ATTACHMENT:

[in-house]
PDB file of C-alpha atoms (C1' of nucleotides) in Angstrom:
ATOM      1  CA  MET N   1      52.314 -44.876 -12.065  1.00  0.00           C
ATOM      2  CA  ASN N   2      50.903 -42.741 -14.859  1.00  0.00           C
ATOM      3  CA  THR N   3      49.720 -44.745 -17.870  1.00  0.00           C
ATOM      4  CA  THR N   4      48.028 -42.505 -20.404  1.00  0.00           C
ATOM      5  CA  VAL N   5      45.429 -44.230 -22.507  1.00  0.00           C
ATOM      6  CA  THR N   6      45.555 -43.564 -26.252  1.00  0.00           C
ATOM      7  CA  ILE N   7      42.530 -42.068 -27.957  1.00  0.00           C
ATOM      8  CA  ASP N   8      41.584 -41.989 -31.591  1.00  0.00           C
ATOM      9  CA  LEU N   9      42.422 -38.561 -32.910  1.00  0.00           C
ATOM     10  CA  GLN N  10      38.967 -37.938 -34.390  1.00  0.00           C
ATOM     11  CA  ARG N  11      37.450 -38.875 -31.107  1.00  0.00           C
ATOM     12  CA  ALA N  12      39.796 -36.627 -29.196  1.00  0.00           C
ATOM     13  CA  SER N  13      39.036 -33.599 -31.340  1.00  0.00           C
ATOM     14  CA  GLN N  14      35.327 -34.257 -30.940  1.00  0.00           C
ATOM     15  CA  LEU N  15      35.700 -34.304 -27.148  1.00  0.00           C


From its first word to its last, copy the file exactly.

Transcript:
[in-house]
PDB file of C-alpha atoms (C1' of nucleotides) in Angstrom:
ATOM      1  CA  MET N   1      52.314 -44.876 -12.065  1.00  0.00           C
ATOM      2  CA  ASN N   2      50.903 -42.741 -14.859  1.00  0.00           C
ATOM      3  CA  THR N   3      49.720 -44.745 -17.870  1.00  0.00           C
ATOM      4  CA  THR N   4      48.028 -42.505 -20.404  1.00  0.00           C
ATOM      5  CA  VAL N   5      45.429 -44.230 -22.507  1.00  0.00           C
ATOM      6  CA  THR N   6      45.555 -43.564 -26.252  1.00  0.00           C
ATOM      7  CA  ILE N   7      42.530 -42.068 -27.957  1.00  0.00           C
ATOM      8  CA  ASP N   8      41.584 -41.989 -31.591  1.00  0.00           C
ATOM      9  CA  LEU N   9      42.422 -38.561 -32.910  1.00  0.00           C
ATOM     10  CA  GLN N  10      38.967 -37.938 -34.390  1.00  0.00           C
ATOM     11  CA  ARG N  11      37.450 -38.875 -31.107  1.00  0.00           C
ATOM     12  CA  ALA N  12      39.796 -36.627 -29.196  1.00  0.00           C
ATOM     13  CA  SER N  13      39.036 -33.599 -31.340  1.00  0.00           C
ATOM     14  CA  GLN N  14      35.327 -34.257 -30.940  1.00  0.00           C
ATOM     15  CA  LEU N  15      35.700 -34.304 -27.148  1.00  0.00           C